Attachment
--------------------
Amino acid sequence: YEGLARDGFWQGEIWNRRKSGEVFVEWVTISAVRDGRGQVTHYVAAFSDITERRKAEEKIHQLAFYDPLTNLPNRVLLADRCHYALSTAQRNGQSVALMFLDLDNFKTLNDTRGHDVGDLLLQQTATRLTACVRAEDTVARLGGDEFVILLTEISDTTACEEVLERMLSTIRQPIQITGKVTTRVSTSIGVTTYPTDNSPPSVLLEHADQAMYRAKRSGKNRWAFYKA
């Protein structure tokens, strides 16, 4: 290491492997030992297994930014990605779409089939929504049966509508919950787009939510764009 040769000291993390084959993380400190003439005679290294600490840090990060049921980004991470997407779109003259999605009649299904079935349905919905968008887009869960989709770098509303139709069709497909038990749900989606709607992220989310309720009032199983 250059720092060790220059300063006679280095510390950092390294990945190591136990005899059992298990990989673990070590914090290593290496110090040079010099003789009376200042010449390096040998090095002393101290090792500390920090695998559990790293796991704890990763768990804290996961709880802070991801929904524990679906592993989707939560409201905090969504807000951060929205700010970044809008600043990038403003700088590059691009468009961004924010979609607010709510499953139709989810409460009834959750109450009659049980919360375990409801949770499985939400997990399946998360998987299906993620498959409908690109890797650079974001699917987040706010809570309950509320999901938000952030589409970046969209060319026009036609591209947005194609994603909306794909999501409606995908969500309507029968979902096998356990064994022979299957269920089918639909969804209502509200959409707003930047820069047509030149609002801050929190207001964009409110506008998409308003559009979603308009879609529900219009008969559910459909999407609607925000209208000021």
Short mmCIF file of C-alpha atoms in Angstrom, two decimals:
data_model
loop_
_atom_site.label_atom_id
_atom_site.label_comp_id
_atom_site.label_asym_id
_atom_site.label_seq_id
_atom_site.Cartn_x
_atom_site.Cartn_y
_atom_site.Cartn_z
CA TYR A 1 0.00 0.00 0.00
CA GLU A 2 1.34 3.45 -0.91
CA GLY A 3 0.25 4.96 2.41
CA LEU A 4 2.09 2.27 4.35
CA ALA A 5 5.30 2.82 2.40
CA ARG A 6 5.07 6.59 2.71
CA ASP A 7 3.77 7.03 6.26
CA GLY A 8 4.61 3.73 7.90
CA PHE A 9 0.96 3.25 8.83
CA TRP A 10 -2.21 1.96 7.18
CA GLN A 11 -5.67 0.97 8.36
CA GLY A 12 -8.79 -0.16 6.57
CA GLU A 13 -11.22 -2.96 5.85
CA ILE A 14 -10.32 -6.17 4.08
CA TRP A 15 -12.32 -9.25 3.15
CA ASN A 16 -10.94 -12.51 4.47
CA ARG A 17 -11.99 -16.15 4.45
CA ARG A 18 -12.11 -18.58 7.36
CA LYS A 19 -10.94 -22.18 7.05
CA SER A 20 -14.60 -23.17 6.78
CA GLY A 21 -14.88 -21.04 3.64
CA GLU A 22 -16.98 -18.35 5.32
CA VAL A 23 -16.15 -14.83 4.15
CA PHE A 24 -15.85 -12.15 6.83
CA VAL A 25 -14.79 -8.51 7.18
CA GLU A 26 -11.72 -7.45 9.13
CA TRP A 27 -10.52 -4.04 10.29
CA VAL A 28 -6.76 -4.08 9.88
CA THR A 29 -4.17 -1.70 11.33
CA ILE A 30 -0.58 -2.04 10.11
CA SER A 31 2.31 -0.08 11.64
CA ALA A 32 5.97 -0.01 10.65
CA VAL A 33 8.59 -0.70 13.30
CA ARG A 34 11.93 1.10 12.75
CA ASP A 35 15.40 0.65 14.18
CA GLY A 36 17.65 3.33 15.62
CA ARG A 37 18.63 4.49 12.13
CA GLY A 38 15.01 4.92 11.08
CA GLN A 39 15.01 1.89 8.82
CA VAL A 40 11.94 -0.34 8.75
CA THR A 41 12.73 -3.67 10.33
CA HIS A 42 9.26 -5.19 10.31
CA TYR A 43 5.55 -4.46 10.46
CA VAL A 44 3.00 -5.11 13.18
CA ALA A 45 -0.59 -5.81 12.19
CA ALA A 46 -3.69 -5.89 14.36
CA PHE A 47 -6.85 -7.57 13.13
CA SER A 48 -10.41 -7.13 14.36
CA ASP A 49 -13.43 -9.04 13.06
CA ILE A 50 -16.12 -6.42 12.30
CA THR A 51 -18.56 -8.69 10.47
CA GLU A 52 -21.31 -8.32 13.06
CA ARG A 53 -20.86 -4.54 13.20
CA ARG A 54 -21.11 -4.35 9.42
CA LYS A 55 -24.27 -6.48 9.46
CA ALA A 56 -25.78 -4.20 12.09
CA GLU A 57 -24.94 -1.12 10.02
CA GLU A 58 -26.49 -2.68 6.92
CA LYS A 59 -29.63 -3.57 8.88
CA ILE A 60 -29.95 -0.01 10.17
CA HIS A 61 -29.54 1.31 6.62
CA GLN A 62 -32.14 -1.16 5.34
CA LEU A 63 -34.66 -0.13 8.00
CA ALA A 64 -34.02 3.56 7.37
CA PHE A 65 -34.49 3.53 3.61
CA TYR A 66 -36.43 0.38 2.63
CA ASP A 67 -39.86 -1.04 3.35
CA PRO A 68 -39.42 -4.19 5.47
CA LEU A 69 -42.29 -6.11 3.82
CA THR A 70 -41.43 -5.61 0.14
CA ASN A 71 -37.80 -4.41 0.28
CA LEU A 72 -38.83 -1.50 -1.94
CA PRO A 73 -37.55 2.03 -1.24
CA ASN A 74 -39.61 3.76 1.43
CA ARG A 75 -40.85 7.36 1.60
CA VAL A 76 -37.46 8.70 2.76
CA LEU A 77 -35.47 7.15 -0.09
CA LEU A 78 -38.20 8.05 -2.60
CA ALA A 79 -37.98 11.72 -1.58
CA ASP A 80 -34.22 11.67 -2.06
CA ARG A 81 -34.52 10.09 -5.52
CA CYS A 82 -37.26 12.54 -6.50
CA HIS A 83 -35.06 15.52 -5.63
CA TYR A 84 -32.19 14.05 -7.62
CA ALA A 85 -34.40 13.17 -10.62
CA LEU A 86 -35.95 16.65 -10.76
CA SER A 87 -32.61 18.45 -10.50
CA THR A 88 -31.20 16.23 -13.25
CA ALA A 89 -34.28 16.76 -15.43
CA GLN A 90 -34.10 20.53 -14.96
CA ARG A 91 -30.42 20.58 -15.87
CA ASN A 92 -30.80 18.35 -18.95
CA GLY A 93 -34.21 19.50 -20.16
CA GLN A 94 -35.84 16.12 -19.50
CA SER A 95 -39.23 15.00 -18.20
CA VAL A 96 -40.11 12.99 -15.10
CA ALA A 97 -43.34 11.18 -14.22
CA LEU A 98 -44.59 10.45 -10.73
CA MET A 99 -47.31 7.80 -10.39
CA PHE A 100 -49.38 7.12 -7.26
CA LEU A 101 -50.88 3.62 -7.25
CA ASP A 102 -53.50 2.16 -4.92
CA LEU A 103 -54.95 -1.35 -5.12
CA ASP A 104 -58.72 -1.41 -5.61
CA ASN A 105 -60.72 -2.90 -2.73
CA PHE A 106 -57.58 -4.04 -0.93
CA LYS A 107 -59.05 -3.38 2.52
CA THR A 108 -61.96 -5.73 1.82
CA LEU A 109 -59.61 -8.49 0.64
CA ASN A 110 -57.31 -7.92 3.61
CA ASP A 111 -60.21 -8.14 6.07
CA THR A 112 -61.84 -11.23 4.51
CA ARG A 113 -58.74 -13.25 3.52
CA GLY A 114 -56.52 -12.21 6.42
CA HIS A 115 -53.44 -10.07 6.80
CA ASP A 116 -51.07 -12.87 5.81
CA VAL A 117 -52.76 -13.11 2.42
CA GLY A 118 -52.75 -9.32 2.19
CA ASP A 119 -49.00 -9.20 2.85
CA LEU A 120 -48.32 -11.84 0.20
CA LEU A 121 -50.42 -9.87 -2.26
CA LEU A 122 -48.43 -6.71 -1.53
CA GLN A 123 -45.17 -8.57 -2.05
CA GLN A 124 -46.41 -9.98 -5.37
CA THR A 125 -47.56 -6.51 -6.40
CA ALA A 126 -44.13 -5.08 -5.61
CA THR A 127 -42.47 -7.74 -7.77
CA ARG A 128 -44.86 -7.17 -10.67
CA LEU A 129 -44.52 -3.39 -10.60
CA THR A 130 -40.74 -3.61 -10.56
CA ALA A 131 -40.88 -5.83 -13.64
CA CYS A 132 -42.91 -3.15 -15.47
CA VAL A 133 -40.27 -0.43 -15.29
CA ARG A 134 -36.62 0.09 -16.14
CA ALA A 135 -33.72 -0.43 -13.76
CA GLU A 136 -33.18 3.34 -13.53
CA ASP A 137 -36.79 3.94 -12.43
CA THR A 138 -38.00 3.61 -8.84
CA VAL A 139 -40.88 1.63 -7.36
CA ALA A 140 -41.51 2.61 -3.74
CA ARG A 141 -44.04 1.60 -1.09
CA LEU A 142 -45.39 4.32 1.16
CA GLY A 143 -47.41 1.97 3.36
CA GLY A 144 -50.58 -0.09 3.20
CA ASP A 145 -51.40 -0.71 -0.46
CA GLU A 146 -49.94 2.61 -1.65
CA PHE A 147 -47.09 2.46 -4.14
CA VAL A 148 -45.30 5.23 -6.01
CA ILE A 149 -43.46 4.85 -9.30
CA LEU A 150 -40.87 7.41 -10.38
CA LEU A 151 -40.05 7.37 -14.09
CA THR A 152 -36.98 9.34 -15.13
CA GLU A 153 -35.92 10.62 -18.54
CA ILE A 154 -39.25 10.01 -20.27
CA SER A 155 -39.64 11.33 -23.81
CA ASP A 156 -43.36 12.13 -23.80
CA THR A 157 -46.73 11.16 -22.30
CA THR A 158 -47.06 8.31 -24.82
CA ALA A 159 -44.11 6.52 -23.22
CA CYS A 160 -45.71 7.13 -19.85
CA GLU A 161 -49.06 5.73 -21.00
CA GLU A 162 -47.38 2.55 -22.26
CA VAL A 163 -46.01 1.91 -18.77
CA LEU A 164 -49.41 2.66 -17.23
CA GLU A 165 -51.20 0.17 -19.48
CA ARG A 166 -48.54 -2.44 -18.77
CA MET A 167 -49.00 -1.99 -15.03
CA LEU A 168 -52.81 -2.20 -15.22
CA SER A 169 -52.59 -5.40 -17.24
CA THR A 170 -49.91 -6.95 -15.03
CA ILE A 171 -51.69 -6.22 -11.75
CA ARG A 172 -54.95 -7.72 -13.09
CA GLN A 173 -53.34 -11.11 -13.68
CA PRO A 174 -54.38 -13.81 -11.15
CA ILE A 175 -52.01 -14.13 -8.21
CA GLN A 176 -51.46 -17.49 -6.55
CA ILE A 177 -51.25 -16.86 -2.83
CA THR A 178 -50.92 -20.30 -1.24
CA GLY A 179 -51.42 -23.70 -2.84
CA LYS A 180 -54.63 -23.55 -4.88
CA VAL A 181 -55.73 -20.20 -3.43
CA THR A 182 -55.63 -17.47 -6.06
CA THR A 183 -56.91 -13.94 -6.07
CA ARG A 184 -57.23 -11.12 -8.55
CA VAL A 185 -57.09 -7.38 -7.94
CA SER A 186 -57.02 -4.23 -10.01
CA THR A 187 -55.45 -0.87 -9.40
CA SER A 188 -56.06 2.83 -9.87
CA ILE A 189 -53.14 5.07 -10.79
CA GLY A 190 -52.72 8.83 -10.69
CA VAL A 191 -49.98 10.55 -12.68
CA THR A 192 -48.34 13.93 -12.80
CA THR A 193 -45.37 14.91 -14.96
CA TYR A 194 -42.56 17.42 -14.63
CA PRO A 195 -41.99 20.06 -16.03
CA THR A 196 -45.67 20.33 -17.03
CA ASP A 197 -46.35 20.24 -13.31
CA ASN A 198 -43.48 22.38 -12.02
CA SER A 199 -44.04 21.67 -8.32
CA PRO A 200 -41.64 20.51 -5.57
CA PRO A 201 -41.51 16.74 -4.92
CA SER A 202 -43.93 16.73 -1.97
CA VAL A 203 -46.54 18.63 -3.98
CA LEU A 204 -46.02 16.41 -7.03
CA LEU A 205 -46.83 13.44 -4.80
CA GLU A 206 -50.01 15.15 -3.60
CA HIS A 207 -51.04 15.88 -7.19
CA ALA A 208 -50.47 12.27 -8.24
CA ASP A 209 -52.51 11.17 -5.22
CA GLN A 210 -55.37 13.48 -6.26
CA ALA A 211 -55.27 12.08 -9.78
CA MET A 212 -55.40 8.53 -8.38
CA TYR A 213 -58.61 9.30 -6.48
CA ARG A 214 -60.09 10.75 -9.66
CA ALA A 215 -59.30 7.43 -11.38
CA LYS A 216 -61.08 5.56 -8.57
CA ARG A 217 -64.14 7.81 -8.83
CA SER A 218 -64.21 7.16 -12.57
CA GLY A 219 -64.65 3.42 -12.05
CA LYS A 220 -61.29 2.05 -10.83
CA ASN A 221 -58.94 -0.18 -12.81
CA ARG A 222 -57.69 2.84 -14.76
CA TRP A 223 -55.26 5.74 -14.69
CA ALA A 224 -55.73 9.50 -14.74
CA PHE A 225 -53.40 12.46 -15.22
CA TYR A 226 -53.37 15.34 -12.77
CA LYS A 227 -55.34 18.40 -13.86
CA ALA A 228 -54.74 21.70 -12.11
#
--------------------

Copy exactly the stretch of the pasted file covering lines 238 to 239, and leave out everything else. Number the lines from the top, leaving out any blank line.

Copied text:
CA TYR A 226 -53.37 15.34 -12.77
CA LYS A 227 -55.34 18.40 -13.86